3. Undergrad Institution: Top 20 Public US School Major(s): Statistics Minor(s): Math GPA: 3.61 Type of Student: Hispanic Domestic Male, in-state Georgia GRE General Test: Q: 160 V: 159 W: Unknown (expecting a 4.5) Applying to: Statistics Masters Research Experience: 1-year research study in time series and forecasting Work Experience: Math/Stats Tutor, Technical Consultant for company providing business intelligence solutions for gas and electric utility companies LOR: One from research advisor, one from department head, one from either advanced math professor or from CEO of current employment Math: Calc I (B), Calc II/III (A-), Linear Algebra (B), Advanced Mathematics (B-), Advanced Calc (C+) concerned with poor performance in math courses Statistics: Mathematical Statistics (A), SAS Data and Stat Analysis (A-), Applied Stats (A), Biostats (B+), Time Series and Forecasting (A), Applied Regression Methods (A-), Statistics in Practice (A) Applying Where: Georgia Tech: MSc Statistics Out of State: Iowa State: MSc Statistics Purdue: MSc Applied Statistics Texas A&M: MSc Statistics Berkeley: MA Statistics Almost exclusively looking at Georgia Tech, and I'm wondering about the likelihood of getting accepted, and whether I should retake the GRE for a higher Quant score to appear more competitive.
  4. Hi Everyone! I was wondering if I could get some advice on what tiers of schools I should apply for? I am going to apply for an MS in stats OR CS (Fall 2021). Demographics: Eastern European Undergrad: McGill Major: Joint Honours Mathematics and Economics GPA: 3.72 overall, Math major GPA: 3.73, Econ major GPA: 3.65 Coursework: MATH: Calc 3, Advanced (A,A), Honours Algebra 1, 2, 3, 4 (A,A-,A,B-), Honours Analysis 1,2 (A,A-), Honours ODEs (A), Honours Probability (A-), Honours Nonlinear Dynamics (A), Honours PDEs (B), Honours Statistics (A-). ECON: Honours Econometrics I (A-), Honours Econometrics II (A-) and other Macro/Micro classes CS: Only took one Foundation of Programming class but currently I work in data science. Professional Experience: Working at a top tier consulting firm as an analyst/junior data scientist, mainly doing NLP and participating in building/deploying web apps on Azure/AWS. Doing a lot data cleaning and engineering. This mainly the reason I started considering CS or Applied Computing masters. Letters: I can get a very strong letter from a Senior Data Scientist colleague or form a DS Partner in the firm. Unfortunately, I did not do undergrad research but still can get good recommendation letters from my professors. GRE: Current GRE results V:155 Q:163. Planning to retake it. I am wondering what tiers of schools would be best to apply for? Which schools should I aim for and which should I keep as a plan B? I am mainly look for schools in the US and UK. Thank you very much for your help!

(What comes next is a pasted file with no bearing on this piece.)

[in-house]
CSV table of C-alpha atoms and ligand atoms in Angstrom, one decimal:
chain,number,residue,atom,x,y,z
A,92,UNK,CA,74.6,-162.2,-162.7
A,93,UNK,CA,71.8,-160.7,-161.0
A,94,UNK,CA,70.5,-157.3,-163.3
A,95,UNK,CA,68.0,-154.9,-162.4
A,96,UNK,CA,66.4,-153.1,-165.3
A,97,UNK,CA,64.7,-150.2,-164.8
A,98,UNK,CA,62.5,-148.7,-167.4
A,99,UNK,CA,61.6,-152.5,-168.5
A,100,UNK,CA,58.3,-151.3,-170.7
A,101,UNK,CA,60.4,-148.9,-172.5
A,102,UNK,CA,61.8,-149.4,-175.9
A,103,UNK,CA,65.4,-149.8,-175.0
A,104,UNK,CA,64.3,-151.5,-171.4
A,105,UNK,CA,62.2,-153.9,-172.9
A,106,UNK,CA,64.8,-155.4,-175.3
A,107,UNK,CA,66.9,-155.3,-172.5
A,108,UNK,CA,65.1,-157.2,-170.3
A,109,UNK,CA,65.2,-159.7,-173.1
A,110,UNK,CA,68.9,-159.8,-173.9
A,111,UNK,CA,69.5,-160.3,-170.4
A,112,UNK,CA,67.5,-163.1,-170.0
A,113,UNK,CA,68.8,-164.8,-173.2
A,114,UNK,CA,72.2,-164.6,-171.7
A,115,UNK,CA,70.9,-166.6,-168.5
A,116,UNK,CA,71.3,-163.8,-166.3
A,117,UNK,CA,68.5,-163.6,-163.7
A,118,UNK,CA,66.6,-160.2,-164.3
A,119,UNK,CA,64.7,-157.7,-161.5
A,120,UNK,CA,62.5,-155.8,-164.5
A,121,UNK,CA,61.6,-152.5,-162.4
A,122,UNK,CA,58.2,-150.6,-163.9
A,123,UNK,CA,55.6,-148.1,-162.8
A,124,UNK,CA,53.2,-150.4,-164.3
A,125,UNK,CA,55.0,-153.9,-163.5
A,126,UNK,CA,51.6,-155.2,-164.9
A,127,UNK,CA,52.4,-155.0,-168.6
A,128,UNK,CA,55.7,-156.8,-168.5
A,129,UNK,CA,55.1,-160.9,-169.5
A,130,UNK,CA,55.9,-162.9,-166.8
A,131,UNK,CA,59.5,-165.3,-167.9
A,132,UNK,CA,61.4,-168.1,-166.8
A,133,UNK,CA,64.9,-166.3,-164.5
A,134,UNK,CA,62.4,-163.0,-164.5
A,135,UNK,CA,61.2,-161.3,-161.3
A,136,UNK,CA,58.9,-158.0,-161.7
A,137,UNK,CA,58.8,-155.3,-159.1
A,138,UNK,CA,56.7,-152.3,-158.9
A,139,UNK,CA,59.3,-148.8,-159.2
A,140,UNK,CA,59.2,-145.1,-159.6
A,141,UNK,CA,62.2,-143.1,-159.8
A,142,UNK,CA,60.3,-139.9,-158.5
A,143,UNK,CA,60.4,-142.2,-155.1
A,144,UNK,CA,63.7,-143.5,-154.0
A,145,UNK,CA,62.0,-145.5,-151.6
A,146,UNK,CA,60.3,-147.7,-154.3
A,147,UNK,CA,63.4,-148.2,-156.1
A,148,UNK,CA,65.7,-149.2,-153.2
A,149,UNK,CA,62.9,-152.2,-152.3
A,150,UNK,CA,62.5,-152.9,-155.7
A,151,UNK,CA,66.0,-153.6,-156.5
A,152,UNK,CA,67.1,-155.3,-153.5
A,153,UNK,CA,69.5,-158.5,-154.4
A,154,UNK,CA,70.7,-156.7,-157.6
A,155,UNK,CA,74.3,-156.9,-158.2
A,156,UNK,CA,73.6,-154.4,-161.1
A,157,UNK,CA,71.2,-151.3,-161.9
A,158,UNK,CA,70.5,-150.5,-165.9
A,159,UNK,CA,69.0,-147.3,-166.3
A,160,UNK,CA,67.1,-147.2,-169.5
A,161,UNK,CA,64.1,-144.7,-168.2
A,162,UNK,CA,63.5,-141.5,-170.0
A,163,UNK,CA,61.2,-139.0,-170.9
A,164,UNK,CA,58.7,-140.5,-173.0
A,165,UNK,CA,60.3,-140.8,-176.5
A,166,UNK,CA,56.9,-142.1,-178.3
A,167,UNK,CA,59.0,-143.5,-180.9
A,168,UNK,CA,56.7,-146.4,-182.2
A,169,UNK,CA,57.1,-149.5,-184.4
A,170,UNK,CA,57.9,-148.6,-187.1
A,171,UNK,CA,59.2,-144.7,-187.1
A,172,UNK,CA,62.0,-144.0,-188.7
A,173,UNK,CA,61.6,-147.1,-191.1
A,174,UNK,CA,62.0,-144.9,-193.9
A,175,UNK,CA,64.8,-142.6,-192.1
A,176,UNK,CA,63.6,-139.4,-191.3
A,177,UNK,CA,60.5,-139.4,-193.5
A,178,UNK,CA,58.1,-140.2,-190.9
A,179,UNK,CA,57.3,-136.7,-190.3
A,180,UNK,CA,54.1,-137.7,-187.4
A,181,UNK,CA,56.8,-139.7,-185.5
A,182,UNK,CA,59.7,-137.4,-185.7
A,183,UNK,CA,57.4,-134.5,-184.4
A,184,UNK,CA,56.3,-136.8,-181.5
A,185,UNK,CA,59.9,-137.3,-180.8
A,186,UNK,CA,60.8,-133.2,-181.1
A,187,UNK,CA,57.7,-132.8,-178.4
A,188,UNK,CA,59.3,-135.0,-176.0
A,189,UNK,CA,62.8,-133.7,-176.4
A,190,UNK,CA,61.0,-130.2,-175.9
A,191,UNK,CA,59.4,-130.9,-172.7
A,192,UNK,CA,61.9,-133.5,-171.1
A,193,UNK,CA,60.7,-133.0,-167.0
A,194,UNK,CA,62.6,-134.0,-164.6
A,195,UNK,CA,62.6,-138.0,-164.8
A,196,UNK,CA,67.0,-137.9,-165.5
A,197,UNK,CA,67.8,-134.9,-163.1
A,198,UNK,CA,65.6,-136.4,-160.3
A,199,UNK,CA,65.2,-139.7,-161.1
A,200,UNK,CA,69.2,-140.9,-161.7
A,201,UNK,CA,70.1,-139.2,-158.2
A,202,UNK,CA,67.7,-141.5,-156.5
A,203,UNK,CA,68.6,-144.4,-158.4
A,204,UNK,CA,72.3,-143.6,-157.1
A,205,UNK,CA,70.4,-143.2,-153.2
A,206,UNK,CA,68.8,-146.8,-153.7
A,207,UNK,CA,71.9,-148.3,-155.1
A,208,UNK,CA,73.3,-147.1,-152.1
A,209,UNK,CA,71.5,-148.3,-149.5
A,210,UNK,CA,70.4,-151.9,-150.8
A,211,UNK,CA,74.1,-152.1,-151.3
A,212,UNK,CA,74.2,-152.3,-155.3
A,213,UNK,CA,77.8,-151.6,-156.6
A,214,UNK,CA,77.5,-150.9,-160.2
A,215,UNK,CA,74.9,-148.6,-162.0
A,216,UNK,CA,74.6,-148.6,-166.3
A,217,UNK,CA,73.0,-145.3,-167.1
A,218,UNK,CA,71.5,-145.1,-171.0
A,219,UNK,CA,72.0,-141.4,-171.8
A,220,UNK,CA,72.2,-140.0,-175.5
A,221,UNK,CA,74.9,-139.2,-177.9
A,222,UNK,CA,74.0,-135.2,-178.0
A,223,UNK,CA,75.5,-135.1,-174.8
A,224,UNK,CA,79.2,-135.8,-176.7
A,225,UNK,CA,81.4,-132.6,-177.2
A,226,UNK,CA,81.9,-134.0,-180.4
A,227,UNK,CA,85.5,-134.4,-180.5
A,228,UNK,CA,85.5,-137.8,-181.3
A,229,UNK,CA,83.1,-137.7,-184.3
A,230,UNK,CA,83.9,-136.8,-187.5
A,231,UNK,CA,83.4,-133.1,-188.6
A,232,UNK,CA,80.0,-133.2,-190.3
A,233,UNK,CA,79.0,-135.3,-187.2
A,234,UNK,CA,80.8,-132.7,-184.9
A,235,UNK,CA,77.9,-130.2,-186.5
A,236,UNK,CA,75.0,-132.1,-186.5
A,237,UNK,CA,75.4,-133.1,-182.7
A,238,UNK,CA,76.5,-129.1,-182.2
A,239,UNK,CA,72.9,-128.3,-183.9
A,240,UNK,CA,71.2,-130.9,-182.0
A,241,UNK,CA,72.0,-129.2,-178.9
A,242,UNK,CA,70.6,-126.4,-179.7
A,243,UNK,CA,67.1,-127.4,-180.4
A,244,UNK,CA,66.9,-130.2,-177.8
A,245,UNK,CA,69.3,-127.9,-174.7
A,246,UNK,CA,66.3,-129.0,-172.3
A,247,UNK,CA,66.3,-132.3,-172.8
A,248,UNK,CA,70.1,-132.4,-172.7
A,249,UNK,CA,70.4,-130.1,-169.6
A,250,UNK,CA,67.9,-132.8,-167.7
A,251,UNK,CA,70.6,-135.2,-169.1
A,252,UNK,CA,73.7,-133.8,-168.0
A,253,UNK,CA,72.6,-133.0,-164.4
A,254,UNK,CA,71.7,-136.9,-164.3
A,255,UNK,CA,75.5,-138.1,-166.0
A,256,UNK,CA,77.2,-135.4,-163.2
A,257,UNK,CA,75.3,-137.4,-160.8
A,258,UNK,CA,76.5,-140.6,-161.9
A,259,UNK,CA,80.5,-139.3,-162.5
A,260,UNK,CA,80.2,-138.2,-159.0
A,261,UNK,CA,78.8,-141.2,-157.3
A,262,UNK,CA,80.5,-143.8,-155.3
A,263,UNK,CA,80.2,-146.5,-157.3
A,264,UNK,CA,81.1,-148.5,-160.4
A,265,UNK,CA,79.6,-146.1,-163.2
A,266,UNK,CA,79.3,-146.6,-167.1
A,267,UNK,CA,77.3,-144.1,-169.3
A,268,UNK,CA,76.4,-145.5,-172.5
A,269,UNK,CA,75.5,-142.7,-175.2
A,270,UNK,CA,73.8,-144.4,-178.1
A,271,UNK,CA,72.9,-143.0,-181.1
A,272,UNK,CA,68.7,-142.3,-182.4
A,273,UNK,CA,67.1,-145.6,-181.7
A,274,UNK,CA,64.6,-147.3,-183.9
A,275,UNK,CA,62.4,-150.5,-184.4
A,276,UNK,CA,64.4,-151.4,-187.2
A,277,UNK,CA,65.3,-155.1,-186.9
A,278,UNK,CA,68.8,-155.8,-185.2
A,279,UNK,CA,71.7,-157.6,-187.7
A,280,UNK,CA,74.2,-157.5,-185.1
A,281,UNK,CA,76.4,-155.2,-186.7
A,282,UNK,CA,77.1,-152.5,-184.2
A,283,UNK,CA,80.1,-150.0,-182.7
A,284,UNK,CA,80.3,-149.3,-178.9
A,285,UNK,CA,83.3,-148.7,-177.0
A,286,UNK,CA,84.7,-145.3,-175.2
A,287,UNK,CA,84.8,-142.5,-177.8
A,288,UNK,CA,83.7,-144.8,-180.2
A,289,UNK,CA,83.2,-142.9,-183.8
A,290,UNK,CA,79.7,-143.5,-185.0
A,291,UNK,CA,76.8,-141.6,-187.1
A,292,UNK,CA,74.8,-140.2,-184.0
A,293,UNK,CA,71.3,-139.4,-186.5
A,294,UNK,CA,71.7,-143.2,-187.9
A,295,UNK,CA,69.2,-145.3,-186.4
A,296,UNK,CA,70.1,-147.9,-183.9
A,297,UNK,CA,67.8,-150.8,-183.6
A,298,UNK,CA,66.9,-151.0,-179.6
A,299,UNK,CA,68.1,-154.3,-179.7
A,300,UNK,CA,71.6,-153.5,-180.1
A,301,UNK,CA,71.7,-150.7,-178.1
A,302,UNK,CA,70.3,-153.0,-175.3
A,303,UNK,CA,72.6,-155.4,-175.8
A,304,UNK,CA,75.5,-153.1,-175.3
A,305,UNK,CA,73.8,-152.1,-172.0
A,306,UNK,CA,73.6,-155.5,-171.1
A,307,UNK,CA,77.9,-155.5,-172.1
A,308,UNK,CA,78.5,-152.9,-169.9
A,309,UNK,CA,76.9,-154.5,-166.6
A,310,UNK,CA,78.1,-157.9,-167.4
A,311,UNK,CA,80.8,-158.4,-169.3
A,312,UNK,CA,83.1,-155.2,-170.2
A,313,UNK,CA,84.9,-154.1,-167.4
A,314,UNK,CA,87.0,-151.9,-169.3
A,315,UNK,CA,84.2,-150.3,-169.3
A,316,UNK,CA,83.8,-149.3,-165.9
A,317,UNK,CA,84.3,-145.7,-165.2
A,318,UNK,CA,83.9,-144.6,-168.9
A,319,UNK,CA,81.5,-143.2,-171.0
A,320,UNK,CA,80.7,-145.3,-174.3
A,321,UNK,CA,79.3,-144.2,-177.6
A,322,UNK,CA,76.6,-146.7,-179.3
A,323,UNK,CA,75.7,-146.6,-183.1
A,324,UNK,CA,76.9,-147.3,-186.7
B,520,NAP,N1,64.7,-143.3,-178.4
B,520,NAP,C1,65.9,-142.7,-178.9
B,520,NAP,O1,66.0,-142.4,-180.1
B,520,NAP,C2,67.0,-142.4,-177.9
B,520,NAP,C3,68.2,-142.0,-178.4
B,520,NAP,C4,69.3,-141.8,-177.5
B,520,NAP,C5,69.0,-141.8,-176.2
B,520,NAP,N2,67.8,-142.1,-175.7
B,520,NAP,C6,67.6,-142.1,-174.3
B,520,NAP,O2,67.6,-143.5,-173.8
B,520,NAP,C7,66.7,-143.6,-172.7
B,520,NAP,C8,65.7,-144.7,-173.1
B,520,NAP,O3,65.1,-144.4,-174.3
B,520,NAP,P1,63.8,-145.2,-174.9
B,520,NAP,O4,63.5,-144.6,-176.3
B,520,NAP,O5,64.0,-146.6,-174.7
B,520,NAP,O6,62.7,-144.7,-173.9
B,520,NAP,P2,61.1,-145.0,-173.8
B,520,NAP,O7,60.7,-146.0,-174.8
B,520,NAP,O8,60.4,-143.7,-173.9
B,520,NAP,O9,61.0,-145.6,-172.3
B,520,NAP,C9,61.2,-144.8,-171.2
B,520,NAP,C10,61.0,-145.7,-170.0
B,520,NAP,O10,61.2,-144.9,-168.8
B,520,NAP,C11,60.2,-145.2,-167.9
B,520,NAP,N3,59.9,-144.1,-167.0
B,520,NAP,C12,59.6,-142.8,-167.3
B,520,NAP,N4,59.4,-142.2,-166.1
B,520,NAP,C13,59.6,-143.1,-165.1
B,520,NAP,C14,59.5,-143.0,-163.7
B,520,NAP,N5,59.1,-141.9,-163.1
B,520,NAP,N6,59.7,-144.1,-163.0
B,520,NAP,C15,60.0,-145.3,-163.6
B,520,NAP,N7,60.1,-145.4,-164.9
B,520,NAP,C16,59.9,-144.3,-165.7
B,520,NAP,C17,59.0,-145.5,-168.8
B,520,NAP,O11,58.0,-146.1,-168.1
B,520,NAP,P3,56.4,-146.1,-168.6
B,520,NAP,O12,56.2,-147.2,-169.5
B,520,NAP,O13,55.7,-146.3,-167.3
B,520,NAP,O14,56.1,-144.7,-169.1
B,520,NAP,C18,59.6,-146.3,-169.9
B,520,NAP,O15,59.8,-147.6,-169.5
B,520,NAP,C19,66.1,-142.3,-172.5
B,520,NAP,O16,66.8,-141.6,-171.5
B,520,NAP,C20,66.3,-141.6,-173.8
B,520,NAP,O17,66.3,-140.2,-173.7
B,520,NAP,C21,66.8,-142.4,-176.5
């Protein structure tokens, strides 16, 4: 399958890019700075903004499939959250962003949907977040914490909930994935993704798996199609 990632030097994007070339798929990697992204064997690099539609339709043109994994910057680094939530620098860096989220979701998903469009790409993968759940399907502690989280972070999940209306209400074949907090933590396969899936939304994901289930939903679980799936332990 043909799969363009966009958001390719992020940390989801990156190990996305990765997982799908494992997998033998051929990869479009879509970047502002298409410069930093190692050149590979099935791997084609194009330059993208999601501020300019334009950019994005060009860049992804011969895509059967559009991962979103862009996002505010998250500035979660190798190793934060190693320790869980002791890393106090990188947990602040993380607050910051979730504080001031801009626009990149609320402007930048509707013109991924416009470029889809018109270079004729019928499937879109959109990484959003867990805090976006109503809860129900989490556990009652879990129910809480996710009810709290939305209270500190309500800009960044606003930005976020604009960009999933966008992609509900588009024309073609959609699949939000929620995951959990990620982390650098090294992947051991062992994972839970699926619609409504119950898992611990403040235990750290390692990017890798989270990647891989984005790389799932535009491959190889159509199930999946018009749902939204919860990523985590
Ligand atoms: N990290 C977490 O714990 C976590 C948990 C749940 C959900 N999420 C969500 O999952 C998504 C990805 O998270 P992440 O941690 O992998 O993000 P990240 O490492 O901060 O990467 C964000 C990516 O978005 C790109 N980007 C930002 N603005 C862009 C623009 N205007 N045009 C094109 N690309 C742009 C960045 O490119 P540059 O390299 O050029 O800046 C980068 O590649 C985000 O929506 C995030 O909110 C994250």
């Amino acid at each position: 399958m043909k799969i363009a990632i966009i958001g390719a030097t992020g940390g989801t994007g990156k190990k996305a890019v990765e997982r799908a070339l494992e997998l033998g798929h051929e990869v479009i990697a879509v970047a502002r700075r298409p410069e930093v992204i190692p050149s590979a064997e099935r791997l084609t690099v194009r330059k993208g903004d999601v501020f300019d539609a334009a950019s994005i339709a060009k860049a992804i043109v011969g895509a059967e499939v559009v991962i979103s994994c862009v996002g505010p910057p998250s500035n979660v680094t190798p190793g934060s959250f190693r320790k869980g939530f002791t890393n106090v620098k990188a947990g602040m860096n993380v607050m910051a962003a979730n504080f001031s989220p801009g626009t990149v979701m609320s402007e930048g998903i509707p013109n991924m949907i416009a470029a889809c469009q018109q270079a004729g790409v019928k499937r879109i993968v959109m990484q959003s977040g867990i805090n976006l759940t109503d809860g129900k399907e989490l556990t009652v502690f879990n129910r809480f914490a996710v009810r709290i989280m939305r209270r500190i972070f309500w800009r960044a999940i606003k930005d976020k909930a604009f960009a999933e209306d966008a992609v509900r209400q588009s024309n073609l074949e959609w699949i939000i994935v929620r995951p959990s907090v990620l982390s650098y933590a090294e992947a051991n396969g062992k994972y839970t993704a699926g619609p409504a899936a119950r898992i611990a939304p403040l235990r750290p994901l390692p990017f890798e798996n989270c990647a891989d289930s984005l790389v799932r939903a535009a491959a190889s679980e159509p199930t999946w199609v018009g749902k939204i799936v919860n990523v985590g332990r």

5. Hi all! Like many others, I am seeking some guidance on my overall profile and would appreciate any feedback. Undergrad: Nothing Great but reasonably known Course of Study: Computational Math Major and Stats Minor GPA & GRE: 4.0 GPA ; 162V 167Q 4.5AWA Coursework: Single and Multivariable Calc, Linear Algebra, Probability Theory, Stat Inf, Intro Proofs, Scientific Computing, ODEs, Math Methods in Physics (Covers LARGE variety of topics), Complex Analysis, Number Theory, (May take Real Analysis or a Data Analysis class), Applied Dynamic Systems Research: Nothing major just a senior thesis about RNG Schools: Reach: Harvard (MS Data Science), Univ of Mich (MS Appl Stats), Stanford, Univ of Wash (MS Stats) Reasonable: UIUC (MS Stats), UCLA (MS Stats), Texas A&M (MS Stats) If any other info would be helpful please feel free to let me know Thanks all